45 bomb attack victims evacuated to Maiduguri hospital —Officials

Victims of suicide bomb attack being attended to at Maiduguri Hospital.

No fewer than 45 of 82 victims of Tuesday’s market suicide bomb attack in Konduga, Borno State, have been transferred from the General Hospital, Konduga to State Specialist Hospital, Maiduguri, authorities said.

A doctor at the general hospital who pleaded anonymity, told the News Agency of Nigeria (NAN) on Wednesday that 17 people were brought in dead to the facility.

The doctor said three others died at a hospital in Maiduguri.

“Initially, 17 people and three suicide bombers were killed at the scene of the attack, while three others, including a child, died at the hospital in Maiduguri.

“We are providing treatment to the victims admitted in the hospital, while those with serious cases were referred to Maiduguri,” the doctor said.

Head of Rescue Team, State Emergency Management Agency, Mallam Abdullahi Danbatta, said the agency’s team evacuated three bodies from the hospital in Maiduguri to Konduga.

Danbatta added that the team evacuated more than 40 people with serious injuries to the Specialist Hospital, Maiduguri.

The Borno State Commissioner of Police, Mr Damian Chukwu, confirmed 16 dead and 82 injured in the attack.

Chukwu said the police had visited and rendered the scene and vicinity of the attack safe as well as restored normalcy to the area.

Tuesday’s attack occurred two days after Boko Haram insurgents sacked a nearby village, Wanori-Amarwa, where they killed four persons and maimed two others.

Konduga is one of the towns liberated by the military from the Boko Haram insurgents, is 25 kilometres from Maiduguri and has a population of more than 20,000.

Following the military action, thousands of displaced persons who took refuge at various camps returned to their homes in the area.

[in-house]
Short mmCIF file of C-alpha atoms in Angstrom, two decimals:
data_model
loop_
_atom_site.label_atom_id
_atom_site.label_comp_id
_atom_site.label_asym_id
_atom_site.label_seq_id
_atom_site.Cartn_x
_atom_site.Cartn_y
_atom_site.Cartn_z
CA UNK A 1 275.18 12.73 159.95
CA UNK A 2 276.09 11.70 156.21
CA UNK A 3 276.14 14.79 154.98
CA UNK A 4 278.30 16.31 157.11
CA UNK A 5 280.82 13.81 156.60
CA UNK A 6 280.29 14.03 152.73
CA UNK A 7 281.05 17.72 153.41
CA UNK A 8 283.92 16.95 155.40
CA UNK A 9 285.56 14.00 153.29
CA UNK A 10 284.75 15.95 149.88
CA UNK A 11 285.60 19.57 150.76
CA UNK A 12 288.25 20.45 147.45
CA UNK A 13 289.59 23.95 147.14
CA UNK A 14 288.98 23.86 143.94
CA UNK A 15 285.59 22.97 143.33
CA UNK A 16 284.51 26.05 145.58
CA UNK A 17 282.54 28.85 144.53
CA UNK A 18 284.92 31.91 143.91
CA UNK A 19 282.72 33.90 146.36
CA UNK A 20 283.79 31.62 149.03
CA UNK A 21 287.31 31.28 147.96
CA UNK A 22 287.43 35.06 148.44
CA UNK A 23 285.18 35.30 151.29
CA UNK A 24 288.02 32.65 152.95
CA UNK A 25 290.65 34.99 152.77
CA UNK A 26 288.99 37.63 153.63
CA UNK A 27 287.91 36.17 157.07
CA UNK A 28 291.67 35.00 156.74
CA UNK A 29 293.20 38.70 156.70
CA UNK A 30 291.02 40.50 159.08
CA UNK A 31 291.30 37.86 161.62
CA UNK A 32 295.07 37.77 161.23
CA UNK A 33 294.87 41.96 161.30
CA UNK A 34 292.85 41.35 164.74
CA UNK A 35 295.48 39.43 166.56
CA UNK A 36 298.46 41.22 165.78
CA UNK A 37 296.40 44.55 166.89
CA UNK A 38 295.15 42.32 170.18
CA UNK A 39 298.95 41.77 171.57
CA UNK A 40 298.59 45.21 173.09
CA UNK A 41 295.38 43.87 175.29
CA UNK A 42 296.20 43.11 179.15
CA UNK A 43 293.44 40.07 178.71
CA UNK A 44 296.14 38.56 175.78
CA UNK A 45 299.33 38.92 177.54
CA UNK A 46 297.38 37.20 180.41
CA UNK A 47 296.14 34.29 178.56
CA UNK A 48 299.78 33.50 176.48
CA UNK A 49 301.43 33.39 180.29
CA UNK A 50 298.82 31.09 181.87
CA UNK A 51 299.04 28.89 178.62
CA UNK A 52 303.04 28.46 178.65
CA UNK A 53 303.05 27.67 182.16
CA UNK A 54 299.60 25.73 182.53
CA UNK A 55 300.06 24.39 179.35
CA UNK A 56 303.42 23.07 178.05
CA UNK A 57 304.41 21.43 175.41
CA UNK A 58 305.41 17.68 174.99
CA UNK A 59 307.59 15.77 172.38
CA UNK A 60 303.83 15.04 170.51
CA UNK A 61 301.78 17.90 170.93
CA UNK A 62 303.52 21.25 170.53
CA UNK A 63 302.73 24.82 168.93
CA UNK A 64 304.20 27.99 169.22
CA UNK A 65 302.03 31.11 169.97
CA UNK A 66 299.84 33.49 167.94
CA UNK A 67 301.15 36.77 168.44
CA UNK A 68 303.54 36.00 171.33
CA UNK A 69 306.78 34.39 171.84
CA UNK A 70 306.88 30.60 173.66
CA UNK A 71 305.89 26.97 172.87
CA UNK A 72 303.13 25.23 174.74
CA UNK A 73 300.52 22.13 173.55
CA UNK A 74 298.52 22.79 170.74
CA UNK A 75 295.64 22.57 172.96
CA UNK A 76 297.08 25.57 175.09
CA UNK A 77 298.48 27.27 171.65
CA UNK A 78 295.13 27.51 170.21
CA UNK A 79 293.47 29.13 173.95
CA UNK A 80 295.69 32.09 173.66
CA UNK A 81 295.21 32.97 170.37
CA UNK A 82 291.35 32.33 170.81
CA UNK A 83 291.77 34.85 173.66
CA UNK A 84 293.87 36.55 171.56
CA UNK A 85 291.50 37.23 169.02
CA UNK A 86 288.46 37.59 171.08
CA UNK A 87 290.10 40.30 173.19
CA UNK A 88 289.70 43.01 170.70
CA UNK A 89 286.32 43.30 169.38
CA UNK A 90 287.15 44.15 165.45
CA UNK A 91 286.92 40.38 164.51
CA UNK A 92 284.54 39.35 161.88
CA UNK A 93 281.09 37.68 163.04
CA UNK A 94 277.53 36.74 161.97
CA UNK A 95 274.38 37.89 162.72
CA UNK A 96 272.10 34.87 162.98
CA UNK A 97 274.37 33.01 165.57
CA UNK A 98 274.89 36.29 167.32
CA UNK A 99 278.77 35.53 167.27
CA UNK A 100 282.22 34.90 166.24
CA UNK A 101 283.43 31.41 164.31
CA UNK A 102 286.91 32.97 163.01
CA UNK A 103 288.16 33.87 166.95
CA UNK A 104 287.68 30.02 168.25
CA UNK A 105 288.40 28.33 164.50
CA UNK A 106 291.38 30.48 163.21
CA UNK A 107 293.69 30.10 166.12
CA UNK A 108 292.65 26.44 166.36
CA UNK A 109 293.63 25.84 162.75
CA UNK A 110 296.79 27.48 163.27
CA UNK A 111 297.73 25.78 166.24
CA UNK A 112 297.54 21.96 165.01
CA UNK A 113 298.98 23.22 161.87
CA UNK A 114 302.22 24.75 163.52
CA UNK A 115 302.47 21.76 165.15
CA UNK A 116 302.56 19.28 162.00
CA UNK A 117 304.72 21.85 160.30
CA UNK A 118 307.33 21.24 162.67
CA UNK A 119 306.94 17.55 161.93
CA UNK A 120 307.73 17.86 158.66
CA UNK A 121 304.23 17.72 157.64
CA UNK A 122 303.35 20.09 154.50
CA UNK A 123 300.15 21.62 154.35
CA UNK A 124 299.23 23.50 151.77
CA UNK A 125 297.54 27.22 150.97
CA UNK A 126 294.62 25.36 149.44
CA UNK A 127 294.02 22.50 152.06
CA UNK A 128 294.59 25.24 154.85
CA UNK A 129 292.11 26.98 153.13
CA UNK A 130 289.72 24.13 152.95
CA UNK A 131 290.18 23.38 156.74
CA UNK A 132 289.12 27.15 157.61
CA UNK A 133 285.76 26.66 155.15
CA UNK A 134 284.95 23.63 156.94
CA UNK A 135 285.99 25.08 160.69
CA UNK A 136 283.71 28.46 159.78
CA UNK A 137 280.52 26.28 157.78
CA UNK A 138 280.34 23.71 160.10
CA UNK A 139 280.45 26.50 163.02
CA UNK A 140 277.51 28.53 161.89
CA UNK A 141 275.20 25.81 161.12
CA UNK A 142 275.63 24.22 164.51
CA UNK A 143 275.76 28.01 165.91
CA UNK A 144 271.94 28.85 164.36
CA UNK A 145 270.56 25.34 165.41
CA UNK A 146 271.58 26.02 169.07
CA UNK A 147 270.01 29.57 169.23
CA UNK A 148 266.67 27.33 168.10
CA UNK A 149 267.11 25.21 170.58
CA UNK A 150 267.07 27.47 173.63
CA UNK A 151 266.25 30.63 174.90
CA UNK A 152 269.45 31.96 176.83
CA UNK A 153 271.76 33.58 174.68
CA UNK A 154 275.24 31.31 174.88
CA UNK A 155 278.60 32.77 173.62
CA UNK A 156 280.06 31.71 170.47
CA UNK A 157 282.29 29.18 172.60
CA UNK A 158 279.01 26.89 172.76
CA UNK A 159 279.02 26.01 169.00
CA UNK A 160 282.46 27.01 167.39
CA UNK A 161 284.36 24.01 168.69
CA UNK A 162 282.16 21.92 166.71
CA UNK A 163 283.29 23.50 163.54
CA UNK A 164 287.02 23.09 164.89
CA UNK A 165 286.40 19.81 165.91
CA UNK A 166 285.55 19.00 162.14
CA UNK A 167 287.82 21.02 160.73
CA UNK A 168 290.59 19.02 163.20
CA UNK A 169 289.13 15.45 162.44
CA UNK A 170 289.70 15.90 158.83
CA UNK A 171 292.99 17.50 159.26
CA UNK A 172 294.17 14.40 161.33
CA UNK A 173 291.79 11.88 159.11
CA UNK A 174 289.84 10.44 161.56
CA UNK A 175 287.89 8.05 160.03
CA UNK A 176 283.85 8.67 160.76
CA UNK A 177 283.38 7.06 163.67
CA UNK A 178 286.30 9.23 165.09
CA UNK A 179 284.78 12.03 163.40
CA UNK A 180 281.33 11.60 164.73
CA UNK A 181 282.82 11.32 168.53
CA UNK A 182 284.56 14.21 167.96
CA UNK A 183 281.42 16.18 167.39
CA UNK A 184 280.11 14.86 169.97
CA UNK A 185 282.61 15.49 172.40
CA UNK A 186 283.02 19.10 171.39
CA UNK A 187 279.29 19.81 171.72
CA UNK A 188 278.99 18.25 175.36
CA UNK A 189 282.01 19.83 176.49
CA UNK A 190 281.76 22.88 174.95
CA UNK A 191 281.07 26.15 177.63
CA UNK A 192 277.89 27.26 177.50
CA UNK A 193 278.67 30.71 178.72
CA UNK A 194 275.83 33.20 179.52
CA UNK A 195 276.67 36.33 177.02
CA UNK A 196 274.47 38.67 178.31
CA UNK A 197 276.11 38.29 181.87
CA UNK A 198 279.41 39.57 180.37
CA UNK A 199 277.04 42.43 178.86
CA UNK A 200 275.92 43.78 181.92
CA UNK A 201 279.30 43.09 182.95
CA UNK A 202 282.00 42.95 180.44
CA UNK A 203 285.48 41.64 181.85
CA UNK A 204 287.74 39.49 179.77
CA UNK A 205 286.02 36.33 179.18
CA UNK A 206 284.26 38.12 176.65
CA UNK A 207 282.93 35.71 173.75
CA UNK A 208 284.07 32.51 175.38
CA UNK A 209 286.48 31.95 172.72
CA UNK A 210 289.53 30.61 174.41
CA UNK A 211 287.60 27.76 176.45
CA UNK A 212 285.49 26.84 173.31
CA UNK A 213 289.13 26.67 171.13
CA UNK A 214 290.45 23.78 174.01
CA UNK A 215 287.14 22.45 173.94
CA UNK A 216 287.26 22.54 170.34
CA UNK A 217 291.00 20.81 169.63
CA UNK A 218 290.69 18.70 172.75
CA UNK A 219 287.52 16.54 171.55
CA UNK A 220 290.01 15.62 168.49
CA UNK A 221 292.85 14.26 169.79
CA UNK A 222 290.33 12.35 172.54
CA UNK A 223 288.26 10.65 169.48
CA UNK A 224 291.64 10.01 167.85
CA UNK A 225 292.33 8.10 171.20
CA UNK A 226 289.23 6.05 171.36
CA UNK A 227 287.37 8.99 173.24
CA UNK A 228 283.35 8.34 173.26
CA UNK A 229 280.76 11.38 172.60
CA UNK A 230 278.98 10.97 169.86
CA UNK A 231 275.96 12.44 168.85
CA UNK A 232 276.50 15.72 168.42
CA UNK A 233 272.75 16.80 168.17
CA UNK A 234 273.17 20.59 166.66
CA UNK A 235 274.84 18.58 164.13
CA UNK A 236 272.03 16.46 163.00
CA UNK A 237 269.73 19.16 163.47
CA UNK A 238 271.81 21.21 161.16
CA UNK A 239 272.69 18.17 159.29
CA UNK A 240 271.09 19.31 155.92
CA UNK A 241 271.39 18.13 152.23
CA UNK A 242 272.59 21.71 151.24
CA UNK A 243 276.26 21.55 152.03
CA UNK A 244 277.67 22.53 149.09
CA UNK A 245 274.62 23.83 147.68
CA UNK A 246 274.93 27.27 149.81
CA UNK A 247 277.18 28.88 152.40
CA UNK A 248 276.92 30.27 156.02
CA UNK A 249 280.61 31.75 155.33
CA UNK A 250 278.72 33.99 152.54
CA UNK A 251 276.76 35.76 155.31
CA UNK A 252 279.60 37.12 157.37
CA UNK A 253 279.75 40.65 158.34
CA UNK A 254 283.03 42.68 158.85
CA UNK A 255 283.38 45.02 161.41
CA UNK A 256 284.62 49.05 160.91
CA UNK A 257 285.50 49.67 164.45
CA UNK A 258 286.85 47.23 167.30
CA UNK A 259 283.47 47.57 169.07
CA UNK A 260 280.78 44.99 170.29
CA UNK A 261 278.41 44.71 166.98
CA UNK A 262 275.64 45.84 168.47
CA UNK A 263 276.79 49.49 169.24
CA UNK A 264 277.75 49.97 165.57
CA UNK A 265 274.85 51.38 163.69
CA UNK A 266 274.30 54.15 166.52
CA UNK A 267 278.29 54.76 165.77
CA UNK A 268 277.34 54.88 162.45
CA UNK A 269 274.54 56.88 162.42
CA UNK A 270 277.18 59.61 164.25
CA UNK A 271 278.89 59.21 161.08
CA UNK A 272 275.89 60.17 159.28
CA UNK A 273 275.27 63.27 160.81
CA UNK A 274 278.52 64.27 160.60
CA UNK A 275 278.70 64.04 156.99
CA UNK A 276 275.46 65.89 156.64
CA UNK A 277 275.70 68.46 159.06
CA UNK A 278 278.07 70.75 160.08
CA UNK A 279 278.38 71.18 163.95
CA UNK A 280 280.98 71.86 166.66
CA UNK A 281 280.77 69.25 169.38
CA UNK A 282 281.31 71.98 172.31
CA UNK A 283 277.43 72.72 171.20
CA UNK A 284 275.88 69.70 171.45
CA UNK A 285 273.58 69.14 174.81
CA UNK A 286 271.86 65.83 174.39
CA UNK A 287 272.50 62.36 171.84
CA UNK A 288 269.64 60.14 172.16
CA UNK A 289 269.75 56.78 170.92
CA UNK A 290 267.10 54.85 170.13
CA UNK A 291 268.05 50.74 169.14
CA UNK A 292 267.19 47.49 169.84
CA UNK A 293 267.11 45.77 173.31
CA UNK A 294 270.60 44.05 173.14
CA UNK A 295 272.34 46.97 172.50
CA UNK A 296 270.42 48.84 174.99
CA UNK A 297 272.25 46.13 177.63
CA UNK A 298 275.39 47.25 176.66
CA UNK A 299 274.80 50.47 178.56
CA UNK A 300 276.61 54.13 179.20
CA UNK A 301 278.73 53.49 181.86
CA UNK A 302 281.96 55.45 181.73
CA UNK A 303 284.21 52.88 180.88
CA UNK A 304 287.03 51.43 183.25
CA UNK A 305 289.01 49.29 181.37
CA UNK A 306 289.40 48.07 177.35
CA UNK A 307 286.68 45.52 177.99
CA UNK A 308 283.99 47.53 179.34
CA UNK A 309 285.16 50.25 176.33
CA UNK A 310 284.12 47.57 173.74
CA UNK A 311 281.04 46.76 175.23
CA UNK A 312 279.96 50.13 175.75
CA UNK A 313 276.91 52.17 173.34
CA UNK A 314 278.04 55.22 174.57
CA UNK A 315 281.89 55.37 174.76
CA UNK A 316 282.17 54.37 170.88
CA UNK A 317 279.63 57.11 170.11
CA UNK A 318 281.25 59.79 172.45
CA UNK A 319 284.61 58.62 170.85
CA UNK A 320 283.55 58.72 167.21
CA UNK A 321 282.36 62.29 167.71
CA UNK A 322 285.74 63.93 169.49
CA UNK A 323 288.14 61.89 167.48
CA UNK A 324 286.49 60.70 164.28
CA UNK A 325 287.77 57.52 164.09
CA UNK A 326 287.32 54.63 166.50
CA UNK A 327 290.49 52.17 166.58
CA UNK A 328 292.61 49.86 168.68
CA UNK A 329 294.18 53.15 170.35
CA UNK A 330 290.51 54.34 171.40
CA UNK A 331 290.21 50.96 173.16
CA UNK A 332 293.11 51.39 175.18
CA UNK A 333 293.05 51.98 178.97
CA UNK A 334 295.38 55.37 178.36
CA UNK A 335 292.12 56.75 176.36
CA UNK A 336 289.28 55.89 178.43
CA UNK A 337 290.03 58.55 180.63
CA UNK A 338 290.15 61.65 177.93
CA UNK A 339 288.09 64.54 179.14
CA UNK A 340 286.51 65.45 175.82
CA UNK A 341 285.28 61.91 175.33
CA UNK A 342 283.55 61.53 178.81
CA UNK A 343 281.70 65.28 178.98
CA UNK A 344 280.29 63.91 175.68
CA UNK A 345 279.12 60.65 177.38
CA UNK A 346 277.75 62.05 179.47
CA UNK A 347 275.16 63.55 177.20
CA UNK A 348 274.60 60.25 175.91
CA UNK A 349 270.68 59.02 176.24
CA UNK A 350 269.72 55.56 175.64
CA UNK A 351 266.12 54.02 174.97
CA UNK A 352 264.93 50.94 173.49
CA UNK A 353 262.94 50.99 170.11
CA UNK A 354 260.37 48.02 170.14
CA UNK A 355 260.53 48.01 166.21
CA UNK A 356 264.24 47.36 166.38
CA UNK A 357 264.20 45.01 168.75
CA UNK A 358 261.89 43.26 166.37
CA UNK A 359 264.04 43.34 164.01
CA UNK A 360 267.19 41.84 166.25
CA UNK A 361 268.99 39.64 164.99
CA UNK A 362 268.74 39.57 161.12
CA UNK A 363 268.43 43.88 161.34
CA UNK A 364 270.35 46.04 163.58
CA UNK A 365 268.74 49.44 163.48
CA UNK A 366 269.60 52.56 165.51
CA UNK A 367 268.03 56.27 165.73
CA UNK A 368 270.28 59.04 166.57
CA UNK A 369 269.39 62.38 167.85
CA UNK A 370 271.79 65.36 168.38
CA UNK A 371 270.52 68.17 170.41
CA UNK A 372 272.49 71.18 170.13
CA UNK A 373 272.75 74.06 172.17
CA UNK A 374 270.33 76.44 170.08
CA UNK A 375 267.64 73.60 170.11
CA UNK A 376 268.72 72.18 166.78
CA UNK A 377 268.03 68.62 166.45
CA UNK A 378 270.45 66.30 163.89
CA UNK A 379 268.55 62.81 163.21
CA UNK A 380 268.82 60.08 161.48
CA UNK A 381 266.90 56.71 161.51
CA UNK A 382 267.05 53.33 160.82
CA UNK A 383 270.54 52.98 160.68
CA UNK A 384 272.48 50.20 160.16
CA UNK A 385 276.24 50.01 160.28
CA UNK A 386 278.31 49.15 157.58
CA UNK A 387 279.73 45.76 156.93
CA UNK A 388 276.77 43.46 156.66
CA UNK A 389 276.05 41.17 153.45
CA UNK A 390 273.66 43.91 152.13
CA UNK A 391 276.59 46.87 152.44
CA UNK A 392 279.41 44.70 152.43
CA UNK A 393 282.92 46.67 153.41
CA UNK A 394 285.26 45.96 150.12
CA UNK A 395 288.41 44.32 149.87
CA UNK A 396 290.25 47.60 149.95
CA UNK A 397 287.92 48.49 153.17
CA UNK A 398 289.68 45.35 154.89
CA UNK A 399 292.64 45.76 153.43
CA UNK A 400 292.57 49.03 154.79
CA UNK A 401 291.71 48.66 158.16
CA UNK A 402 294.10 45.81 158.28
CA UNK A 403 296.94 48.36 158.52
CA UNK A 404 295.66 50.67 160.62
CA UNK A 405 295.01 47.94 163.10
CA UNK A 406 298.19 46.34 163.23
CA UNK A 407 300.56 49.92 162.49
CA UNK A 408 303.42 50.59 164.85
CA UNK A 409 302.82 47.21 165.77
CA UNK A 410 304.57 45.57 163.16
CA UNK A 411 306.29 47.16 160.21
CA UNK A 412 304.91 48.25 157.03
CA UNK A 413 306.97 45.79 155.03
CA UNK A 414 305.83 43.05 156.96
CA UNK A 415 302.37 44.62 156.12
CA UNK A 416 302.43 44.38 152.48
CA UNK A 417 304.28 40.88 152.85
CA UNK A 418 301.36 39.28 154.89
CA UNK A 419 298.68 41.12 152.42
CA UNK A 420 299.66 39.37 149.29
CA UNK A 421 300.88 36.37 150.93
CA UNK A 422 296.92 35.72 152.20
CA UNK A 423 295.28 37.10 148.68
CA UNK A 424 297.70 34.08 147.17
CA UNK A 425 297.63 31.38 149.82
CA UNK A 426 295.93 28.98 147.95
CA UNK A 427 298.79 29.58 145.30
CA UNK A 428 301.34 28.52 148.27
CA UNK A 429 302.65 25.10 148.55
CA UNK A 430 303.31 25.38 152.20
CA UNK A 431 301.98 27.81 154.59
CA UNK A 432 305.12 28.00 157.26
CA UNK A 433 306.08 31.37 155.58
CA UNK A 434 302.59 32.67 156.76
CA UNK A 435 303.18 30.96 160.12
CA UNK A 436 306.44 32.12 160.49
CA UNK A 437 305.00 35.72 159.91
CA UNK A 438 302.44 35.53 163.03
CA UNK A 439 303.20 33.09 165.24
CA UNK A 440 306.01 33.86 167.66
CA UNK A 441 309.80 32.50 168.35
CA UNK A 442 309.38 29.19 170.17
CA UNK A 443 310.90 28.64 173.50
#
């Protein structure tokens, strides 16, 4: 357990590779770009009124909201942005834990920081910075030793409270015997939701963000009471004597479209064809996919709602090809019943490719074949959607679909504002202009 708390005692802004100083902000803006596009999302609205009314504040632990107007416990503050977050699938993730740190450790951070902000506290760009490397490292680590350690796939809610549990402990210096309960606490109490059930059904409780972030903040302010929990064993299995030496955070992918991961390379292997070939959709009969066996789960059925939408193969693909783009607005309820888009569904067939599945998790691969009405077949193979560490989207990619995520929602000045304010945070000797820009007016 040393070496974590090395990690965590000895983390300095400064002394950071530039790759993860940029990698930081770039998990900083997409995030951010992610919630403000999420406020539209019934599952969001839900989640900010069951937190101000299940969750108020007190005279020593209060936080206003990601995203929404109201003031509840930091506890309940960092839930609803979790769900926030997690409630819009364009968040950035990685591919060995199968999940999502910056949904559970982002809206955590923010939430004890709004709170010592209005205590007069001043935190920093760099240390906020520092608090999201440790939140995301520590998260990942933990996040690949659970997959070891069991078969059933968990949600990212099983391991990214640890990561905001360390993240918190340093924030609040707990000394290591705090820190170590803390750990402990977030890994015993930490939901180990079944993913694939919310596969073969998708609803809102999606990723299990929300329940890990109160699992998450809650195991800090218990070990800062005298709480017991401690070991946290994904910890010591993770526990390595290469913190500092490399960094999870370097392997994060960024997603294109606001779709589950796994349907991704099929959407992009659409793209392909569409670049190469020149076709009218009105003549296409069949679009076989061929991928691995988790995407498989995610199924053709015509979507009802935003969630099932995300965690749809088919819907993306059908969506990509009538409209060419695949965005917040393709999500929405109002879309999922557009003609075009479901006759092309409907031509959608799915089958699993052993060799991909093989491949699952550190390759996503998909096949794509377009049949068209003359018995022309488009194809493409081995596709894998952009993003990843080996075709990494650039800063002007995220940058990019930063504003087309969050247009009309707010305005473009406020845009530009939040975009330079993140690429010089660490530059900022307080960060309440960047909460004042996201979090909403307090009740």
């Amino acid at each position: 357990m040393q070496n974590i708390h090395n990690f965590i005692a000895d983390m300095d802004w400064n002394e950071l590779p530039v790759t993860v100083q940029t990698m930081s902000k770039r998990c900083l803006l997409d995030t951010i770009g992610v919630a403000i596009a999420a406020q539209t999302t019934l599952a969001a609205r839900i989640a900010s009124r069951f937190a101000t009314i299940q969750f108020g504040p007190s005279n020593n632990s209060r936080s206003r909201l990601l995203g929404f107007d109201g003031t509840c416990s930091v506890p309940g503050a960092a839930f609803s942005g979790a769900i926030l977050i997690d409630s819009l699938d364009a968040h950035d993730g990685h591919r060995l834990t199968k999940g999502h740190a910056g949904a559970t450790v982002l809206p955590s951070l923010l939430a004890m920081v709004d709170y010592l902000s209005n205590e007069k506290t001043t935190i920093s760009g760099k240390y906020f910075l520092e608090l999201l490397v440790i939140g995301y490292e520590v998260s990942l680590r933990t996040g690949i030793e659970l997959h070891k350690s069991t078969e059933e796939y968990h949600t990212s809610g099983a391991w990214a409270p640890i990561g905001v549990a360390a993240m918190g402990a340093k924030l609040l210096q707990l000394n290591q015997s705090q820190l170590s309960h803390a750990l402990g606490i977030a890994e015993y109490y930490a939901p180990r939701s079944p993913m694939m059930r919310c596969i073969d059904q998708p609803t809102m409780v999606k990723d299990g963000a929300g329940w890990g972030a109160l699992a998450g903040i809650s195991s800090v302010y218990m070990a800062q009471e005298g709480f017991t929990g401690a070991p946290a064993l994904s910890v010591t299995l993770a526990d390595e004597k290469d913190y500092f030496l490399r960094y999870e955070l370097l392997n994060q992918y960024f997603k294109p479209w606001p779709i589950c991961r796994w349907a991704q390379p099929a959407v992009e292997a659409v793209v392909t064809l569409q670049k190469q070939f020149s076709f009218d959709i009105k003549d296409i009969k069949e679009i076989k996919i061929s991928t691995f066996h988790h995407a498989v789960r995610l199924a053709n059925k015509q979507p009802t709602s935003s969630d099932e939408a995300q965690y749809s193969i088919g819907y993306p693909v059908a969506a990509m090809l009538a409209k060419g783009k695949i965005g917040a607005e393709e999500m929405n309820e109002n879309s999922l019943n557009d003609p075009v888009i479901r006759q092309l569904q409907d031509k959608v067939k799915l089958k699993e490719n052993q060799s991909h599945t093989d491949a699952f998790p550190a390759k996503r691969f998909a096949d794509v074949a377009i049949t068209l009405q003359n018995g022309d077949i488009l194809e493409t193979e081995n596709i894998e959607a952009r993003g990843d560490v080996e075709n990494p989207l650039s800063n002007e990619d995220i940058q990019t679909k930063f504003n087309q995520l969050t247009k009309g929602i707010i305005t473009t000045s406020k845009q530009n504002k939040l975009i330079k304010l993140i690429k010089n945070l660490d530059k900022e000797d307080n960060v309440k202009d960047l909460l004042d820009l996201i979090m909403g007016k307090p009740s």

Meanwhile, Mr Buana Makinta, a relation of one of the victims, expressed concern over the alleged lack of medications at the regional hospital.

Makinta alleged that the patients were not provided medications many hours after they were admitted at the hospital.

He called on the government and donor agencies to provide drugs and a generator for the hospital to save lives.

In a related devlopment, United Nations Secretary-General, António Guterres, has condemned Tuesday’s Boko Haram attacks on Borno State, saying the perpetrators should be swiftly brought to justice.A female bomber had blown herself up at a market in Konduga, a village near Maiduguri, killing 27 people.

In a separate attack, two suicide bombers blew themselves up at the gates of an internally displaced persons (IDPs) camp, injuring many.

In a statement issued by Stéphane Dujarric, Guterres’s spokesman, the Secretary-General called for the prosecution of those responsible for the “senseless” attacks.

He also condemned similar terror attacks carried out in Nigeria and neighbouring countries.

He called for “those responsible for these repeated heinous acts in Nigeria and neighbouring countries to be swiftly brought to justice.”

The United Nations chief extended his deep condolences to the government and people of Nigeria for the loss of lives, while wishing a speedy recovery to those injured.

He reiterated “the United Nations’ solidarity and support to the government of Nigeria in its fight against terrorism and violent extremism.”

Guterres also renewed the commitment of the United Nations to support efforts within the framework of the counter-terrorism initiatives of the Lake Chad Basin Commission.

The latest attack occurred on the same day the military launched mobile strike teams in the theatre of operation to enhance operational efficiency in the anti-terrorism war.

It also took place around the same time Boko Haram leader, Abubakar Shekau, released a video threatening to carry out attacks on Maiduguri,” the state capital.

“You are finished! You the people of Maiduguri, we will finish you for choosing the way of the infidels; for embracing democracy,” Shekau had said in the video.

The sect had continued to carry out attacks in the region, despite military presence.

After killing some oil workers in Borno last month, Acting President Yemi Osinbajo ordered service chiefs to relocate to the hotbed of the insurgency. The order had, however, not reduced the spate of attacks.

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